What is supposed to be the most exciting time in a young person’s life became my worst nightmare. As I packed my bags for my high school Senior trip to Walt Disney World, my mother called my younger sister and I into her bedroom because she had something important to tell us. After several deep sighs she somehow managed to explain to us that she had been diagnosed with AIDS and wasn’t sure how much longer she’d live. In an instant my world came to a screeching halt. I sobbed hysterically and searched my mind for words to somehow express the devastation my heart felt. The only word I could muster was “why”. I needed to know why my mother, why now, why AIDS.
After swearing my sister and me to secrecy, my mother tried her best to maintain some sort of normalcy in our lives. The following month I graduated and went off to college with aspirations of one day becoming an electrical engineer. My mother continued working and my sister excelled in her freshman year of high school. When I returned home from my first semester of college, I barely recognized my mother. She had lost a tremendous amount of weight and had lesions called Shingles all over her face and body. Despite her medical condition she continued to work and insisted that I return to college. She applied her personal mantra, “finish what you start” to every aspect of life. So in her mind I belonged in school, but in my heart I knew I belonged by her side. Instead of going back to college, I stayed home and cared for mother. As the days, weeks, and months passed, she grew weaker and was eventually hospitalized. On January 26, 1995, two days before her forty-fifth birthday, my mother’s life ended.
I’m sure there’s some truth to the saying “Time heals all wounds” but I give credit to the Creator of time for my healing. There was a point in my life the sadness my heart felt paralyzed me. I dreaded the holiday season because I knew January 26th (the anniversary of my mother’s passing) and 28th (her birthdate) weren’t far behind. Every year during that time the sorrow I felt overwhelmed me so much so that couldn’t I get out of bed for days. I found temporary relief in the consumption of large amounts of alcohol and marijuana and contemplated taking my life.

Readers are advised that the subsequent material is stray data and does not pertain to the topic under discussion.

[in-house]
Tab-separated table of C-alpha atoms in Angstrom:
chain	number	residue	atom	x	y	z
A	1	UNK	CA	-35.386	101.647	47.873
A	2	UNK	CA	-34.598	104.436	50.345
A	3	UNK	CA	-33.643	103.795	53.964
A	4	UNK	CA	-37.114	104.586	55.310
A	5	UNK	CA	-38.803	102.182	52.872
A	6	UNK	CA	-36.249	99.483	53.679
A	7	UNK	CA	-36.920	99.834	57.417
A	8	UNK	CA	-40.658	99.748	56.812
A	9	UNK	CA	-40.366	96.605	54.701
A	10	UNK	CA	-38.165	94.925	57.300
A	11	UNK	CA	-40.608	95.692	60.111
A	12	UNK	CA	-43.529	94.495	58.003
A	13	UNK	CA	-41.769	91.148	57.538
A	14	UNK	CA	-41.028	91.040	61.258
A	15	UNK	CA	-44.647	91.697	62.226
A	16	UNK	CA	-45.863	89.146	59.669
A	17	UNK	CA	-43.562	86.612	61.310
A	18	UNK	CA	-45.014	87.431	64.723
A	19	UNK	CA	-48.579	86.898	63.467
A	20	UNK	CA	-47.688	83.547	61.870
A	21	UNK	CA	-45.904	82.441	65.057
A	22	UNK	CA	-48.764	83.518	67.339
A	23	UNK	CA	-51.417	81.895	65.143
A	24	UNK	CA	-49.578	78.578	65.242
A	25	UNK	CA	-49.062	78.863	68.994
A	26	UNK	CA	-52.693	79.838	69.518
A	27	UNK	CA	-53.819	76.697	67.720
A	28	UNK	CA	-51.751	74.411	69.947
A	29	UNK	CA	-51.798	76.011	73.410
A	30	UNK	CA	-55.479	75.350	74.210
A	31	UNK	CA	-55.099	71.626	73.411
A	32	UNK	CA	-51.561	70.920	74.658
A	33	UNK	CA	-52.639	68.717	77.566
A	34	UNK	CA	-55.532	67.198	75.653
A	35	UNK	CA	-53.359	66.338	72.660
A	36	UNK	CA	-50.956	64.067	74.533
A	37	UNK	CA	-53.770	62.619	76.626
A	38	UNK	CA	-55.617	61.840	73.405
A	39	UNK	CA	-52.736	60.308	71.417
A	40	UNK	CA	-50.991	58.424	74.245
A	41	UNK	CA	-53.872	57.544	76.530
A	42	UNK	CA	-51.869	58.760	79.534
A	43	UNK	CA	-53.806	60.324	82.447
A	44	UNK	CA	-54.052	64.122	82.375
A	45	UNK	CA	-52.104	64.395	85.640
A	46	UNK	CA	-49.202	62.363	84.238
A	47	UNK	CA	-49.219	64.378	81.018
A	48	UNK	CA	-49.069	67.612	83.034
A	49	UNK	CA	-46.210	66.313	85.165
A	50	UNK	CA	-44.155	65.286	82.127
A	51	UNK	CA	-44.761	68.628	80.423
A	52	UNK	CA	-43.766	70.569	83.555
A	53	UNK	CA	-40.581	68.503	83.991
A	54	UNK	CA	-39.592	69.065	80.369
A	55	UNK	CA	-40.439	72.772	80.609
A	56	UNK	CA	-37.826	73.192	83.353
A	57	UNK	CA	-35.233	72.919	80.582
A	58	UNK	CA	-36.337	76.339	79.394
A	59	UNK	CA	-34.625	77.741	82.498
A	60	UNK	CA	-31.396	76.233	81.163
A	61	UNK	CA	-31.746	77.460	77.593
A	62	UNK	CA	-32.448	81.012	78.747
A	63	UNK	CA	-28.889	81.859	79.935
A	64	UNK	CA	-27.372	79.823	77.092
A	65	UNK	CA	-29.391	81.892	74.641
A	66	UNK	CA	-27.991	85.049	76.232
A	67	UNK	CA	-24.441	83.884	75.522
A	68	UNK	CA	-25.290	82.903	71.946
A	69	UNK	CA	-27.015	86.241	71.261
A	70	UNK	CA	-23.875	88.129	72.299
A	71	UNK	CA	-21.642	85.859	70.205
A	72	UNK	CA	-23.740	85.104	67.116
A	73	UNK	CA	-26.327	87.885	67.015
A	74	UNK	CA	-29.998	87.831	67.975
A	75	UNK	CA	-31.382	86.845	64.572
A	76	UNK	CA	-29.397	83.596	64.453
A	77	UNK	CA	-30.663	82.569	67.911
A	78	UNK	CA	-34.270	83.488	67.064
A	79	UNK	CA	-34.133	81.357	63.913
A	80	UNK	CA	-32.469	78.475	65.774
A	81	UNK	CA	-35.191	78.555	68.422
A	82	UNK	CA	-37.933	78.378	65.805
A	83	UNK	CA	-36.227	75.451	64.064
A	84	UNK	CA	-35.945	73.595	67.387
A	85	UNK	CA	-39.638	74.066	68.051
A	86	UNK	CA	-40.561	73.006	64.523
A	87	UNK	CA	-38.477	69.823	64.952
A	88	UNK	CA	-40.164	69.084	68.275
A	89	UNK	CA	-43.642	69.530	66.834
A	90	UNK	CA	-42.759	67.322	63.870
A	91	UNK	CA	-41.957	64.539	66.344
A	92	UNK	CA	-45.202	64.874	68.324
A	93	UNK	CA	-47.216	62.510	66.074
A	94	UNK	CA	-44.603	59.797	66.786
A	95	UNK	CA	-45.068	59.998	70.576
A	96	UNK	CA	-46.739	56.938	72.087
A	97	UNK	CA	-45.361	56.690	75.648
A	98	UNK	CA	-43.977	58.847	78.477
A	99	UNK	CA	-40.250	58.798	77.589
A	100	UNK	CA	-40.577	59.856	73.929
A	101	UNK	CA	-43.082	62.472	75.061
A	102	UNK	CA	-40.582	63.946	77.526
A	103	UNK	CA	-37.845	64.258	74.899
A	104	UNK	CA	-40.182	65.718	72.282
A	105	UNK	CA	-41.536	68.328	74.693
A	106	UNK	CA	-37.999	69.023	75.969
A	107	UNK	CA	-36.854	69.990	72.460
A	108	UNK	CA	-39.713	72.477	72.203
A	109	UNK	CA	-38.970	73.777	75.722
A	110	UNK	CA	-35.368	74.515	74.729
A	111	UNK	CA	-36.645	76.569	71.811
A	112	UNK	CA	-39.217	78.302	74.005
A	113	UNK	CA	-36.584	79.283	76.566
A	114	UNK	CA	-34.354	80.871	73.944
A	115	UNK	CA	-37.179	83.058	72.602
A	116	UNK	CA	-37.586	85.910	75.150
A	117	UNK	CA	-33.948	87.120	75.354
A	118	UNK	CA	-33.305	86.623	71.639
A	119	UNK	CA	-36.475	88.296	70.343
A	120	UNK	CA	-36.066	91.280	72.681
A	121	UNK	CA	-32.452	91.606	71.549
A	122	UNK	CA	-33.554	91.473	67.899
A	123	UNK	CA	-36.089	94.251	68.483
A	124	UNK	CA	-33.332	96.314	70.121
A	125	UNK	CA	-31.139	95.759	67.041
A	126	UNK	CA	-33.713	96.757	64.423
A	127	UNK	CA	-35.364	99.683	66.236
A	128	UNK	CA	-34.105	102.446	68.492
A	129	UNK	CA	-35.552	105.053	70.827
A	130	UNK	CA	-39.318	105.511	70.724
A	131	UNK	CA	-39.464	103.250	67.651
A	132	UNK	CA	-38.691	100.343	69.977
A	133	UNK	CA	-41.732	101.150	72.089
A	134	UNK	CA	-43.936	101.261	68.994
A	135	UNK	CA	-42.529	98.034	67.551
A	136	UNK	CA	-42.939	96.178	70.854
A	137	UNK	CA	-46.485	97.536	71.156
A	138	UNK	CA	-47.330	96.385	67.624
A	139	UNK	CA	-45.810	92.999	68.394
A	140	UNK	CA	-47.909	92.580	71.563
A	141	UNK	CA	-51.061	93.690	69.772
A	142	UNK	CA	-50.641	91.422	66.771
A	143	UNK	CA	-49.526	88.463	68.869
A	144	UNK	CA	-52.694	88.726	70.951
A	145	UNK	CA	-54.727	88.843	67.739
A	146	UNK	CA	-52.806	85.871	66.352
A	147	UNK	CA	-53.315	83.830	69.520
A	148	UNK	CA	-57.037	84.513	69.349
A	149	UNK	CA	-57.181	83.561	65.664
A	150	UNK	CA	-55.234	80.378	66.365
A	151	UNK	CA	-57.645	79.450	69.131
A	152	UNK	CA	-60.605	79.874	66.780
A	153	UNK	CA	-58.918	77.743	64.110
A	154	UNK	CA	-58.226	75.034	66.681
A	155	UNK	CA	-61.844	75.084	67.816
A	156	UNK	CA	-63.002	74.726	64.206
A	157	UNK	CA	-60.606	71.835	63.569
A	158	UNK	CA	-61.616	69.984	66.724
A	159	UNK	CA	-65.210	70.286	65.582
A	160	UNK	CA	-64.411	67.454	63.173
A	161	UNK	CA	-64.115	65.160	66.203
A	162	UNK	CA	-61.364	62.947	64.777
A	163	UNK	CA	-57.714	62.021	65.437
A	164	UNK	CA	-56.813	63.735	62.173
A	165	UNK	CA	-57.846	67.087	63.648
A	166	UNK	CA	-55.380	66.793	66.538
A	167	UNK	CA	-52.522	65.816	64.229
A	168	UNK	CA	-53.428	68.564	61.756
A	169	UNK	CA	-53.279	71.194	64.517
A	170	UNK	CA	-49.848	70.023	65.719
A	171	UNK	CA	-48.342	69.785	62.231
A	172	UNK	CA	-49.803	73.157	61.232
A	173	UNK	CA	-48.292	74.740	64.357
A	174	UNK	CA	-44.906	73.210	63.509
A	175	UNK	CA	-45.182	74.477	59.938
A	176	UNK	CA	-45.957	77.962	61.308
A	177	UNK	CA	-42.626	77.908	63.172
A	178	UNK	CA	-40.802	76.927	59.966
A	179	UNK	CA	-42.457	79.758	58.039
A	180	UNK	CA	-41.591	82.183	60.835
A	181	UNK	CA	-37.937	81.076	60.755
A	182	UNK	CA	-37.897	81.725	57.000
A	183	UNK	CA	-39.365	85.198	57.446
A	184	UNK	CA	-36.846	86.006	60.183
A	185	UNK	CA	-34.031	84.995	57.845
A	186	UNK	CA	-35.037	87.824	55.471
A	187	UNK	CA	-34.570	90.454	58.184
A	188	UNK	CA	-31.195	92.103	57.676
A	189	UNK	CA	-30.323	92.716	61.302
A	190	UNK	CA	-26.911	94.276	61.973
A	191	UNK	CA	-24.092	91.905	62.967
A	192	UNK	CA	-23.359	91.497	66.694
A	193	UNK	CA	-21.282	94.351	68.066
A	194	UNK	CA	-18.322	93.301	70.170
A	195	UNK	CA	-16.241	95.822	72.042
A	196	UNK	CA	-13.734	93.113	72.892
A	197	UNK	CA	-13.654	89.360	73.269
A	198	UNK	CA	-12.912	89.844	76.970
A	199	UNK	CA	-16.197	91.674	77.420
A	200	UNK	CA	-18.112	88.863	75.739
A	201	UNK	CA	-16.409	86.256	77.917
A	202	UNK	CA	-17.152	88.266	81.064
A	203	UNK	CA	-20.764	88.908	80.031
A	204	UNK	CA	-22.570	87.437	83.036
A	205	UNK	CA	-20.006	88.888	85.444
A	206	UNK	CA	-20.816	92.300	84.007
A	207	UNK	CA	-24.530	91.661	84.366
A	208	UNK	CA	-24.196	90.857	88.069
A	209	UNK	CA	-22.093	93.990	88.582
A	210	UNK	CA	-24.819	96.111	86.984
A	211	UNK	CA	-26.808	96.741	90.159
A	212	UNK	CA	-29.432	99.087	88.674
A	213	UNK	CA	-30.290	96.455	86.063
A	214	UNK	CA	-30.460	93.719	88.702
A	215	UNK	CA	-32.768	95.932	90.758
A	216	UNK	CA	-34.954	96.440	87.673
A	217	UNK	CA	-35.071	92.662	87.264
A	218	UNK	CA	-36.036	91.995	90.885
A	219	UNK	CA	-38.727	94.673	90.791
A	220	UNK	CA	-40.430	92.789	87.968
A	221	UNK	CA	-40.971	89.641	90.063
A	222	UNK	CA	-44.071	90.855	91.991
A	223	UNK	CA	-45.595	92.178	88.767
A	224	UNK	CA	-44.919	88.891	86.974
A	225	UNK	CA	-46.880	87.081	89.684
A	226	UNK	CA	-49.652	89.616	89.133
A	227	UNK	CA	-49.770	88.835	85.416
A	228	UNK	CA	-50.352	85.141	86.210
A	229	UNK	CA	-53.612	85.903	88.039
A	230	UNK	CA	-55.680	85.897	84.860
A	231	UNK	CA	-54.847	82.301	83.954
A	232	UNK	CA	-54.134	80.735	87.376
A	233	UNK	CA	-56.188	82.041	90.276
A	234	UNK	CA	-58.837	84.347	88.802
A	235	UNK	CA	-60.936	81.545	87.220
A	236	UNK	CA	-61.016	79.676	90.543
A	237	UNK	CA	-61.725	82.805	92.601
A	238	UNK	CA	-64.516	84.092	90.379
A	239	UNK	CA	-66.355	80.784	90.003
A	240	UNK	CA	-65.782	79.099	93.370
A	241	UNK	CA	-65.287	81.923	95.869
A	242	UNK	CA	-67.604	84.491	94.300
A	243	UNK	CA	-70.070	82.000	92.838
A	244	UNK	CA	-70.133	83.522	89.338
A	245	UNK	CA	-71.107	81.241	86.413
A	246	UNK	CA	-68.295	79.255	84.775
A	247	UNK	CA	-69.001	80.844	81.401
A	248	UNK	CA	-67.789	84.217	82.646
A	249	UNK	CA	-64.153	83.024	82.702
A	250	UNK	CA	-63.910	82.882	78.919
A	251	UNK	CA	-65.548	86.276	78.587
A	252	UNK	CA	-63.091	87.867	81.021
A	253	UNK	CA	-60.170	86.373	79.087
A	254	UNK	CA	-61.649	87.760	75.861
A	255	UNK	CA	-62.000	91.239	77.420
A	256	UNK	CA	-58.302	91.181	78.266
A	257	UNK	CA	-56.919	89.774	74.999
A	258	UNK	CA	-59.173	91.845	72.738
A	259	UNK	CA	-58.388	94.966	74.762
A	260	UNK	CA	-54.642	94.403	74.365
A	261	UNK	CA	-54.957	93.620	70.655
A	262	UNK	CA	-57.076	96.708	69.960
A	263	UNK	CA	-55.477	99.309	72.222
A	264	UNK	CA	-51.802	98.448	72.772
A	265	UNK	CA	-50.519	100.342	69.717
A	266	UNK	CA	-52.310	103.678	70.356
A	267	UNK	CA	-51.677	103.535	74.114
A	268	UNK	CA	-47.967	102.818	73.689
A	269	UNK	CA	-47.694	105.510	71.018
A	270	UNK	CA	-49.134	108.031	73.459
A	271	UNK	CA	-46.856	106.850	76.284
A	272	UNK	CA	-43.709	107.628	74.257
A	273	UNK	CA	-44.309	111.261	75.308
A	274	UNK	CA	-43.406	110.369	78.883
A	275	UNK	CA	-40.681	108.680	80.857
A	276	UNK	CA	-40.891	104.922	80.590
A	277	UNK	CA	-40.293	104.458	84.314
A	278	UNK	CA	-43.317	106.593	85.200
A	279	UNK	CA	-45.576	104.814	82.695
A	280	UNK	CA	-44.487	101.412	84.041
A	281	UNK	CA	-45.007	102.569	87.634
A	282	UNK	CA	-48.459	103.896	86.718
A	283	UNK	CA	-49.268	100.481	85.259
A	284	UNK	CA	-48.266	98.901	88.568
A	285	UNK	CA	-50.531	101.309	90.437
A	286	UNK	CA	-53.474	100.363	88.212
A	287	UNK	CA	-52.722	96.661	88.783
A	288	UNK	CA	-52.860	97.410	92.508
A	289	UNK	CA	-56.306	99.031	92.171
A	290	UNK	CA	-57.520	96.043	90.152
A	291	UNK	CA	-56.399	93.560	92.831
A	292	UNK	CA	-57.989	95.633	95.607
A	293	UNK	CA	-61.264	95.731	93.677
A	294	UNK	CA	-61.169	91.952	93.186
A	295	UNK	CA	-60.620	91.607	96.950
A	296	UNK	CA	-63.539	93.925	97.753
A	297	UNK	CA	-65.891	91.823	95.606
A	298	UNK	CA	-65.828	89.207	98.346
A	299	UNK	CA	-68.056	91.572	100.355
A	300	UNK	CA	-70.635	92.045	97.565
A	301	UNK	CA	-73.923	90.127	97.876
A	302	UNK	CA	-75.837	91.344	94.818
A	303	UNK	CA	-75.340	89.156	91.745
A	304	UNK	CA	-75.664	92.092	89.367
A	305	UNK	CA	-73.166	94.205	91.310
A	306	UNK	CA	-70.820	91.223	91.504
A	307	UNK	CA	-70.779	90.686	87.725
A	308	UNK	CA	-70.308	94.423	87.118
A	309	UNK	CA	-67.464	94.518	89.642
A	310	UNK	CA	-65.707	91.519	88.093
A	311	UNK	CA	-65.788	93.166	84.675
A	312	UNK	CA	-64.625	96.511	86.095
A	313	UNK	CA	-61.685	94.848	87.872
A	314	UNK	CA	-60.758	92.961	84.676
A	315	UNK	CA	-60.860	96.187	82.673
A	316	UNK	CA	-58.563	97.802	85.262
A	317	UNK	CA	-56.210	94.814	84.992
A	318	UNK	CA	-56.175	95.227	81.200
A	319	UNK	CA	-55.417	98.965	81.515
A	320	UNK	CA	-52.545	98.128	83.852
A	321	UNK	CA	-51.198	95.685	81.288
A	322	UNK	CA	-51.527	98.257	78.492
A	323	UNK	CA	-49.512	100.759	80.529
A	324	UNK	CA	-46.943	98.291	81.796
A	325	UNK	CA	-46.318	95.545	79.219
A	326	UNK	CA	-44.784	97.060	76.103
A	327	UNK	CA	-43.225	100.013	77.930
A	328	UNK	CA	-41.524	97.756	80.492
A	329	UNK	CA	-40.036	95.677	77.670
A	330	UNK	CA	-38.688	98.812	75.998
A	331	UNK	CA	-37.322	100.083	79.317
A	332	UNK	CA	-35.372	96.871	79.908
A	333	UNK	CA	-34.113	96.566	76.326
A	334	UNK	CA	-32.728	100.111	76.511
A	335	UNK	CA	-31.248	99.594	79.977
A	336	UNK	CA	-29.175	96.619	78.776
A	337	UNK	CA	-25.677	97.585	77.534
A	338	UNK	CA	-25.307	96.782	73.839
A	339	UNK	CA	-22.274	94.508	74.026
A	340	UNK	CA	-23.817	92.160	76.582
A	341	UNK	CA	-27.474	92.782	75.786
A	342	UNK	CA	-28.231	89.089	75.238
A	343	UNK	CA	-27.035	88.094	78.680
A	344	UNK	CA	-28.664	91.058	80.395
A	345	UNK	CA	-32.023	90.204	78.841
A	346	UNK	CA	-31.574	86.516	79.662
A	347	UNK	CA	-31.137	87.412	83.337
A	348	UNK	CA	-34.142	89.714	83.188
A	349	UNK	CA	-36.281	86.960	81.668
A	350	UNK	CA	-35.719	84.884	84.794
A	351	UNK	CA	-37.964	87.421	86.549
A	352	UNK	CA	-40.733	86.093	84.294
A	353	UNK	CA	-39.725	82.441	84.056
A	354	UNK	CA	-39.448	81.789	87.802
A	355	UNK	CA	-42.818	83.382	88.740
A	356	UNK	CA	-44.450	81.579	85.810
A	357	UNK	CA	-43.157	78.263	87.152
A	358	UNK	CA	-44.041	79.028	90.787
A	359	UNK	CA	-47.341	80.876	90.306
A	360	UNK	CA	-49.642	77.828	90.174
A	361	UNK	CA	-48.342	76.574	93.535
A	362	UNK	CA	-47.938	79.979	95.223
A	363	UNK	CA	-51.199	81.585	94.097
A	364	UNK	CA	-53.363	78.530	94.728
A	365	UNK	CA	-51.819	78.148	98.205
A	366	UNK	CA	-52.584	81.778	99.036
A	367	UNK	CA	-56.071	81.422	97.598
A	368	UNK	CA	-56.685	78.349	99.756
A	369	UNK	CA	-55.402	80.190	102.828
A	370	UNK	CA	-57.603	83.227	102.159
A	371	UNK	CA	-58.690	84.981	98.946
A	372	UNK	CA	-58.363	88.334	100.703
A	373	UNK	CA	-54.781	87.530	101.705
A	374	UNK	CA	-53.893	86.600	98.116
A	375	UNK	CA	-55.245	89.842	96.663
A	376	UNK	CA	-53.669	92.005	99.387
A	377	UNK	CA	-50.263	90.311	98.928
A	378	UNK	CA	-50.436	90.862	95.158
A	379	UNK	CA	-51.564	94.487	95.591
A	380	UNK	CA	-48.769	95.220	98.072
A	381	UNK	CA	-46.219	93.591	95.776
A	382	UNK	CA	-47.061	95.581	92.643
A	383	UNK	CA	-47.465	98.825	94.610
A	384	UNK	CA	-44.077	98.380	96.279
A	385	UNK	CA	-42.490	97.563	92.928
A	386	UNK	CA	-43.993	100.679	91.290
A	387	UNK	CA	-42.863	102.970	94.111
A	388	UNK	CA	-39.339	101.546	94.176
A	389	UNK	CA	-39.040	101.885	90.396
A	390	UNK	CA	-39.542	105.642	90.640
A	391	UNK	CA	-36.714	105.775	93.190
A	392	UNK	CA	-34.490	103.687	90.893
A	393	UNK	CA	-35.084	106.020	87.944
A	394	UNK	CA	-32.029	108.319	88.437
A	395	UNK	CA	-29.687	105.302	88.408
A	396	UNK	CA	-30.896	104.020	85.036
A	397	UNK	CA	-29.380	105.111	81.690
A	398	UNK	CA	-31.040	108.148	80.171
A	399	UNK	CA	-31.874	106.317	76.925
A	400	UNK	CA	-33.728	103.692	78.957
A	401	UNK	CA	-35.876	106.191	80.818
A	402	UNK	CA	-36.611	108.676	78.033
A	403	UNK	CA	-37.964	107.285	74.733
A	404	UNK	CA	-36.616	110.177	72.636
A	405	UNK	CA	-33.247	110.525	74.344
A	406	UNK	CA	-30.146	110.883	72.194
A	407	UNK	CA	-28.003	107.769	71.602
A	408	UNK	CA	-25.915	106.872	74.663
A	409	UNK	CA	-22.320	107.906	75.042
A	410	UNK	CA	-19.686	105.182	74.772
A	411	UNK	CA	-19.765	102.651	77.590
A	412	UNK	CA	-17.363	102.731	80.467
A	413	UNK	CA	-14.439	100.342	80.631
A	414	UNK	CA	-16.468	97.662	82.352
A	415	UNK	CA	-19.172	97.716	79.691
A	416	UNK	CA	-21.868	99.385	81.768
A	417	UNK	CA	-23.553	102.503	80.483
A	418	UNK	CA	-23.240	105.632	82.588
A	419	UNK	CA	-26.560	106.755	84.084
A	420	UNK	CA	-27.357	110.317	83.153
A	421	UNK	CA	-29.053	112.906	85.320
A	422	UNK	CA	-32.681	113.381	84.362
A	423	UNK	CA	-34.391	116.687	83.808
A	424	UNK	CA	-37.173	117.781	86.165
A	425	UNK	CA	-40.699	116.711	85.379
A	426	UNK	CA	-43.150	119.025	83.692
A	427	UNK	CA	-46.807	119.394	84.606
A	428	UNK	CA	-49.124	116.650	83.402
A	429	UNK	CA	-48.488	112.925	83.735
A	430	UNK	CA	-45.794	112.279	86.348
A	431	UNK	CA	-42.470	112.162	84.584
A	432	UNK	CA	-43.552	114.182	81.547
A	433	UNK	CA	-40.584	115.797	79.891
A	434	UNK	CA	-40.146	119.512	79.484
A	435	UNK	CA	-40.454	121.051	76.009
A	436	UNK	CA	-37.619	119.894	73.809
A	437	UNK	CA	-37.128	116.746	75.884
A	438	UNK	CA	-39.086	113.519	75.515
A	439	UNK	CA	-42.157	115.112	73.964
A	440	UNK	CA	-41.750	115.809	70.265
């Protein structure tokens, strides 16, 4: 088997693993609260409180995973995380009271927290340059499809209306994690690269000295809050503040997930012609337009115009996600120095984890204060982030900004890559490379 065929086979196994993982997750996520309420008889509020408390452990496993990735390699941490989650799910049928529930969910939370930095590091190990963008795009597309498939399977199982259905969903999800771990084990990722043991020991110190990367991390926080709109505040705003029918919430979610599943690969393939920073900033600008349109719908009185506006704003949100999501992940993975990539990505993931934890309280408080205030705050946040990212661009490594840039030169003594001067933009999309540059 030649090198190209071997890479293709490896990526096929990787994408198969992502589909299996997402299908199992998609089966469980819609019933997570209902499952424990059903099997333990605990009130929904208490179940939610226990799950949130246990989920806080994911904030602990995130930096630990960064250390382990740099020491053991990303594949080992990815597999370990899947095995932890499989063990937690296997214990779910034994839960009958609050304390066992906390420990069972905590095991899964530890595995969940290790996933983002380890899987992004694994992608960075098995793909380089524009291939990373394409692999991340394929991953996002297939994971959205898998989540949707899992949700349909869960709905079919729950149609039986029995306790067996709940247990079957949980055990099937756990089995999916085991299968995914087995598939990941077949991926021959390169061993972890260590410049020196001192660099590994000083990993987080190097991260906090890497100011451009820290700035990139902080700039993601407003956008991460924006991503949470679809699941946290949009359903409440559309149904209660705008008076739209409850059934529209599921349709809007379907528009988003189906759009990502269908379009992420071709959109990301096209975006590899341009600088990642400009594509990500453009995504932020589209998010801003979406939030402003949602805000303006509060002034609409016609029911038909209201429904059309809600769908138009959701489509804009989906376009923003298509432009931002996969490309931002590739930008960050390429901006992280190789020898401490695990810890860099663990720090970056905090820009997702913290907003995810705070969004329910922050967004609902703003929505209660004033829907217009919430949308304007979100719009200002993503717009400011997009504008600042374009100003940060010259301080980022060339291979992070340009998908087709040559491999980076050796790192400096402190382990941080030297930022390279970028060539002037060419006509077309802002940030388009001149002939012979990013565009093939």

Thankfully, I didn’t take my life but I did give it away. After realizing that I couldn’t carry this substantial burden alone, I relinquished my life to a power higher than myself. Since then, I have devoted my life to Jesus, His message, and His plan for my life. I now honor my mother’s legacy by finishing the tasks I start and continuing to ask the same question I asked on that day in her bedroom, why.
Why are there 16 million women across the globe living with HIV/AIDS? Why are women of color adversely affected by this epidemic? Why do African American women account for twenty five percent of all new HIV diagnoses in the richest country in the world? Why do women represent seventy percent of the world’s poor? My list of “whys” fuels me forward in advocating on behalf of women like my mother who suffer from and fear negative stigma. My “whys” influence my desire to research the root causes of an epidemic that disproportionately affects women who look like me. Through my writings I explore the various “whys” that dwell in my heart and mind and in turn expose the “whys” of those who read them. Like an inquisitive five year old, I continue to ask “why” today in hopes that no woman will ever have to disclose an HIV/AIDS diagnosis to her children tomorrow.
*This blog entry is dedicated to the memory of Mrs. Gladys Belle Dean-Johnson……...